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10 Comments

cityscape

Sam the Record Man Sign May Finally Have Found a Home

It may not be headed for Ryerson, but the university is ready to pay for the iconic sign to be placed atop a downtown building.

Sam Moving by Alfred Ng

Photo by alfred ng, from the Torontoist Flickr Pool.

It looks as if the famous Sam the Record Man sign will return to its former glowing-neon glory, if not to its former location—a plan proposed by the deputy city manager would see the marquee resurrected at 277 Victoria Street, adjacent to Dundas Square.

The sign originally graced the Sam’s flagship store at the corner of Yonge and Gould streets. Ryerson purchased the property in 2008 with the intention of tearing it down to build a new student learning centre—just as the City was trying to secure heritage designation for it. The City abandoned its attempt when the school agreed to save the iconic Sam’s sign and put it back up on campus, either on Yonge or Gould.

For years the fate of the sign remained uncertain, even as Ryerson went ahead with the construction of its new building, scheduled for completion later this year. In October 2013, city council considered amending the original agreement between the school and the City, and decided to refer the item to the deputy city manager for further consideration, directing staff to “report back within one year on attempts made to find a culturally appropriate and relevant location for the Sam Signage.”

The report is now in, and recommends that the landmark sign be erected at Ryerson’s expense on the roof of 277 Victoria Street, a City-owned building. The report also recommends that staff look at possible funding sources for a “‘Toronto Music City’ sign element” to complement the dual discs of the Sam’s sign and illustrate its importance to the city’s musical history.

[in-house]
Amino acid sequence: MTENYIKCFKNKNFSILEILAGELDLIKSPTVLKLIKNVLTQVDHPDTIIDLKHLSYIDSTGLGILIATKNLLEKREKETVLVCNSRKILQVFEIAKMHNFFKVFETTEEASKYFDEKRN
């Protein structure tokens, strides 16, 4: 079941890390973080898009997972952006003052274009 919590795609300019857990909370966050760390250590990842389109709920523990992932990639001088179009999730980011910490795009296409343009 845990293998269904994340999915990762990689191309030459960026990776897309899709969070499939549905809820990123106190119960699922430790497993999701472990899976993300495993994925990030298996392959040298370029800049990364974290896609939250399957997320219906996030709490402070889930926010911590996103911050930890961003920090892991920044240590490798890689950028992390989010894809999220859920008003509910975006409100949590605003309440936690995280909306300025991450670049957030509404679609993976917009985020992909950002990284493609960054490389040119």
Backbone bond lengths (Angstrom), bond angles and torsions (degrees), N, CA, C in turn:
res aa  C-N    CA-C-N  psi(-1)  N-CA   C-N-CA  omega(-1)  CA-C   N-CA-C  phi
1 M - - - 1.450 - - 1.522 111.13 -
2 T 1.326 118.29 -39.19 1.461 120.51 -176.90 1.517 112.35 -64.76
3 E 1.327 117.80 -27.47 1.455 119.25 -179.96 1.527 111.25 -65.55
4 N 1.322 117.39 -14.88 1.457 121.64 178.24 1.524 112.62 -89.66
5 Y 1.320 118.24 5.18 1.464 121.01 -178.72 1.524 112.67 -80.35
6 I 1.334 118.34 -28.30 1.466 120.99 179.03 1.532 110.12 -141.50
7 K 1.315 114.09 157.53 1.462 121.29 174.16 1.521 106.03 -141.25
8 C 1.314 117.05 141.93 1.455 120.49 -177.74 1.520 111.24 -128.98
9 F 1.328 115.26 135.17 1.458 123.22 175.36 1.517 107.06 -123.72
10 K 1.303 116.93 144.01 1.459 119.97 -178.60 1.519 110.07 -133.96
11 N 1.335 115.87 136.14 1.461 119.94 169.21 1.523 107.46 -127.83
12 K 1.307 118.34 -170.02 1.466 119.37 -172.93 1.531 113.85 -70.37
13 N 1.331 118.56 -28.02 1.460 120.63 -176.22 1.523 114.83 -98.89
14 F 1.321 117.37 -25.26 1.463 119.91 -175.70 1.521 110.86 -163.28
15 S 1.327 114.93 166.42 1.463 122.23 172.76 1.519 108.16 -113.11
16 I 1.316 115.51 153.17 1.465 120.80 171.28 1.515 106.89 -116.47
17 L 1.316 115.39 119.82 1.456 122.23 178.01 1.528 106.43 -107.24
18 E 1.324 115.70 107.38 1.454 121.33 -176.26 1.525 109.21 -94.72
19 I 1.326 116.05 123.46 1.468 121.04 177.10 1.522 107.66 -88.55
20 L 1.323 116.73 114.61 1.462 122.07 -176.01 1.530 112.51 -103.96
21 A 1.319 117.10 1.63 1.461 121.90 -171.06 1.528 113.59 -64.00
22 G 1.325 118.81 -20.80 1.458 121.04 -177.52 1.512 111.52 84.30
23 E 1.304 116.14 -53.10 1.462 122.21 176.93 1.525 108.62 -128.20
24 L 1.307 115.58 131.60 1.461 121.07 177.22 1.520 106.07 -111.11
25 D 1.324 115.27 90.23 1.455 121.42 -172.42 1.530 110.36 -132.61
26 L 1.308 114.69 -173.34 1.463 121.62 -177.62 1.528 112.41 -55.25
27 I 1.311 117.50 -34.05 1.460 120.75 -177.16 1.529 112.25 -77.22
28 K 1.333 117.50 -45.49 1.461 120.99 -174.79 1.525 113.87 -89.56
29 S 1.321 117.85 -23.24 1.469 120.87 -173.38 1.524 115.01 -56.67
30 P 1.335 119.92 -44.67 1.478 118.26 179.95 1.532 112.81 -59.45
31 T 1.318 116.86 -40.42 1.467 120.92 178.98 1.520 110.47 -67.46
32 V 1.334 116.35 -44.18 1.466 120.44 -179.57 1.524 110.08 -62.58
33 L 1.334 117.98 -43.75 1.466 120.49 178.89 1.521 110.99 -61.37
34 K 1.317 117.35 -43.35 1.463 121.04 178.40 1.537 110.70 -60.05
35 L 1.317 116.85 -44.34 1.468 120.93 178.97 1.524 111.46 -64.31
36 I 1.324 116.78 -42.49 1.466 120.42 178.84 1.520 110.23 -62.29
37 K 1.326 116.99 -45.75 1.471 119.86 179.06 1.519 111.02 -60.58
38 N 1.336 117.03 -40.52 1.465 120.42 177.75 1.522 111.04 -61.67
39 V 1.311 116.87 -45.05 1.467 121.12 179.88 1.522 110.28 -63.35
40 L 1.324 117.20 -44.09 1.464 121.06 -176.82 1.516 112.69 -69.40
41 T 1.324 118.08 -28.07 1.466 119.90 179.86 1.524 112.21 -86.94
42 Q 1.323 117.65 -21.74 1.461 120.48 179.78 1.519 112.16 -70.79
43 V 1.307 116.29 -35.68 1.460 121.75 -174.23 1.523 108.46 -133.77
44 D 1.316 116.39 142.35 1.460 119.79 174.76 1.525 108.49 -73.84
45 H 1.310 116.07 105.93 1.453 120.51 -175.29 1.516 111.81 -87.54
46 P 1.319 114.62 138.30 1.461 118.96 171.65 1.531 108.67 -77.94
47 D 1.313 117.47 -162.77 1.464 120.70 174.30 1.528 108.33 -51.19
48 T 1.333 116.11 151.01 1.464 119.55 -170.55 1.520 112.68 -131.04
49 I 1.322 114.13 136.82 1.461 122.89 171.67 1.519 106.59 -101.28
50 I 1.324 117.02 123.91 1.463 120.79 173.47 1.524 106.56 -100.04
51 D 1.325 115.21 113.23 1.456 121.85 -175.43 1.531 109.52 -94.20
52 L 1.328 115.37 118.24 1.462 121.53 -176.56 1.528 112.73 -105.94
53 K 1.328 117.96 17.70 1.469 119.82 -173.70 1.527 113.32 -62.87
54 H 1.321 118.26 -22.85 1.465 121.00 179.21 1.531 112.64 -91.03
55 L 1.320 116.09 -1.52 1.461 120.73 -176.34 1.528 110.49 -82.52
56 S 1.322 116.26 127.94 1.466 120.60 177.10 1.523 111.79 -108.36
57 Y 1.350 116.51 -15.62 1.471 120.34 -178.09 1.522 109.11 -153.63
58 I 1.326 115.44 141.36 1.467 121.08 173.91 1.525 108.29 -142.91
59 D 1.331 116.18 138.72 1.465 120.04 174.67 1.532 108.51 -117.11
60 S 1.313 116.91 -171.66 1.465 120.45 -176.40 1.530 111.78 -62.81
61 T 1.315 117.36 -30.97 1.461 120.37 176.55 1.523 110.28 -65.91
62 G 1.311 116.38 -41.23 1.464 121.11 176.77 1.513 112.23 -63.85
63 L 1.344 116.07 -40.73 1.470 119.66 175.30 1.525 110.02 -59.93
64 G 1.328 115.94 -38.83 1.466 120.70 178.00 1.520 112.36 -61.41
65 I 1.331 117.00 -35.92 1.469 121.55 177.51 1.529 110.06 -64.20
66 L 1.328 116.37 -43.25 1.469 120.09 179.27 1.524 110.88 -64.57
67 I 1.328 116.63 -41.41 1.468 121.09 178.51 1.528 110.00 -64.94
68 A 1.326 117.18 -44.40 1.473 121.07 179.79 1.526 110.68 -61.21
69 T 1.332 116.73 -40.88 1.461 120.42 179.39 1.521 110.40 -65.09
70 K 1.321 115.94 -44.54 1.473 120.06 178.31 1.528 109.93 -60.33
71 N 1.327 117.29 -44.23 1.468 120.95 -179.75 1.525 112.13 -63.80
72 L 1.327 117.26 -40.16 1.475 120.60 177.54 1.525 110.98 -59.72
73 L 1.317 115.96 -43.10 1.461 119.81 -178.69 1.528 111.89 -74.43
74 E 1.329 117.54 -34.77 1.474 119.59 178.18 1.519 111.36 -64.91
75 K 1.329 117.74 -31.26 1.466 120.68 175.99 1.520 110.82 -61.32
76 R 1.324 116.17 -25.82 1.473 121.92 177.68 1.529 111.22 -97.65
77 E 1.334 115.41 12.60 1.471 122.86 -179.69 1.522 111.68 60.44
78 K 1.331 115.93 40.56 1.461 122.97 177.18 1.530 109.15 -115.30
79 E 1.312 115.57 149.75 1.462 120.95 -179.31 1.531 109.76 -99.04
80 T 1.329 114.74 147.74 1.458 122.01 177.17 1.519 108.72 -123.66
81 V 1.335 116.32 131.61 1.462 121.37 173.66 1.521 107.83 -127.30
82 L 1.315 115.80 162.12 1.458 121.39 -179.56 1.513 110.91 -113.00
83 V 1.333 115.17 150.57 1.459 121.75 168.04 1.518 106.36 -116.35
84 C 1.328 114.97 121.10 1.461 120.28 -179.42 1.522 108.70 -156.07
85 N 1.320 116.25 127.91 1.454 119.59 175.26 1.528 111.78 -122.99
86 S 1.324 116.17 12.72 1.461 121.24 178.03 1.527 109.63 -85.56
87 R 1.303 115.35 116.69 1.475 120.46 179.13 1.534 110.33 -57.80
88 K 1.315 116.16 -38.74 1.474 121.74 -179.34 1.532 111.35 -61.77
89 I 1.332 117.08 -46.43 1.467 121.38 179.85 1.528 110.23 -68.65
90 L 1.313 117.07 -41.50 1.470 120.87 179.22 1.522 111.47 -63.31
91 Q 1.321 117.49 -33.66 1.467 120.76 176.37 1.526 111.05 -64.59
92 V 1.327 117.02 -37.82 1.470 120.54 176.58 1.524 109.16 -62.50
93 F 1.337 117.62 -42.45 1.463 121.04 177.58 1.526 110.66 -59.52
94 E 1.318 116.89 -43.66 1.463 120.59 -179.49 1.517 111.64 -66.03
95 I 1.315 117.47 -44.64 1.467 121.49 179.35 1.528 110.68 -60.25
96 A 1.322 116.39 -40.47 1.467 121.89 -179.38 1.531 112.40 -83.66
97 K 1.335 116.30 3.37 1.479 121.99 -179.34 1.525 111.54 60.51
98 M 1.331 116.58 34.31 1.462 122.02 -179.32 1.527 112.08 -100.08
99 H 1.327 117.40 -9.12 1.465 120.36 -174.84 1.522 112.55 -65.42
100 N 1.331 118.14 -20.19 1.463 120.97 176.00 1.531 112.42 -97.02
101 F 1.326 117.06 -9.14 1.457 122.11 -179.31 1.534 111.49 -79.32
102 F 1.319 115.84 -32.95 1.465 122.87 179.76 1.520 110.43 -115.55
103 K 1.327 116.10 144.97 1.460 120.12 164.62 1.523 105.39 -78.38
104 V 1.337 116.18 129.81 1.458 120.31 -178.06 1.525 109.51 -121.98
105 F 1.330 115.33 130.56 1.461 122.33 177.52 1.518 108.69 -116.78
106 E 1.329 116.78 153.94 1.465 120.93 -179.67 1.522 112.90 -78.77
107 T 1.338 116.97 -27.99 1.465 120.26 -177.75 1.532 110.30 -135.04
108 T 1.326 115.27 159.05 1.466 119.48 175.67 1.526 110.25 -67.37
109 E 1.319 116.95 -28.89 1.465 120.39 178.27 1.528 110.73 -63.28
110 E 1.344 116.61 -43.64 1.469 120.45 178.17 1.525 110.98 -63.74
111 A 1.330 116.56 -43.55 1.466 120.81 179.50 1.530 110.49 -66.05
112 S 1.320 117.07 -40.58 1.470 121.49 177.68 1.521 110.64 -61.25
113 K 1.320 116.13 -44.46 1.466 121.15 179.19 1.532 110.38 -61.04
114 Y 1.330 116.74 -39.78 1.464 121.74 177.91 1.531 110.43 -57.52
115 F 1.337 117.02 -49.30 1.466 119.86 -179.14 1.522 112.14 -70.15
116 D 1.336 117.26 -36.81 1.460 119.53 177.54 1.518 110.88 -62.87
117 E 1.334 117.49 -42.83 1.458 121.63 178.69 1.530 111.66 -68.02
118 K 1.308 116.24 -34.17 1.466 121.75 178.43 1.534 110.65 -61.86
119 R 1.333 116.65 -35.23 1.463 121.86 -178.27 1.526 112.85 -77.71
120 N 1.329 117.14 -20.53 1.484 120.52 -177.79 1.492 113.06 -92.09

The planning and growth management committee will consider the item on June 19.

Comments

  • bobloblawbloblawblah

    This seems like a good solution. A lot of people wanted that sign kept and were angry that Ryerson tried to get out of the deal. Making them pay for the installation at the new site now may also be a problem.

  • VictorianShuter

    I’d be more satisfied if the sign was rebuilt at a height similar to its original location. Erecting it on the top of a 15-story building looks like a hasty afterthought.

    • nevilleross

      This is going to be an educational institution, not a record store.

      • dsmithhfx

        Going to be? Ryerson is an educational institution that acquired a heritage property on the condition that the iconic sign be restored to public display.

      • VictorianShuter

        What’s your point? In some places it’s rather trendy to leave a building’s vintage signage as is, despite it having nothing to do with the building’s current use.

  • mixandserve

    “Toronto Music City”. Kinda like the sound of that.

    Not like we’re going to become Nashville overnight or anything, but why not hold our music scene up to the light? Toronto did that years ago with our film scene and look what TIFF has become today.

    Bit of a different animal, I know, but still something to strive towards. And saving a vital piece of our music history seems as good a place to start as any.

  • torontothegreat

    I think this is a great location for it, but really I’m just happy that they are honouring the agreement.

  • Jeff Balmer
  • dobbsy

    Ryerson are a bunch of cocks who pulled the wool over the city’s eyes. They got a multi-million dollar piece of land by lying to the government and renegging on a contract. Absolute bullshit.

    • nevilleross

      Why should Ryerson, an educational institution, give a shit about a electric sign from a failed record store/chain? The Snidermans should have been the ones taking care of this-after all, it’s their heirloom, not Ryerson’s.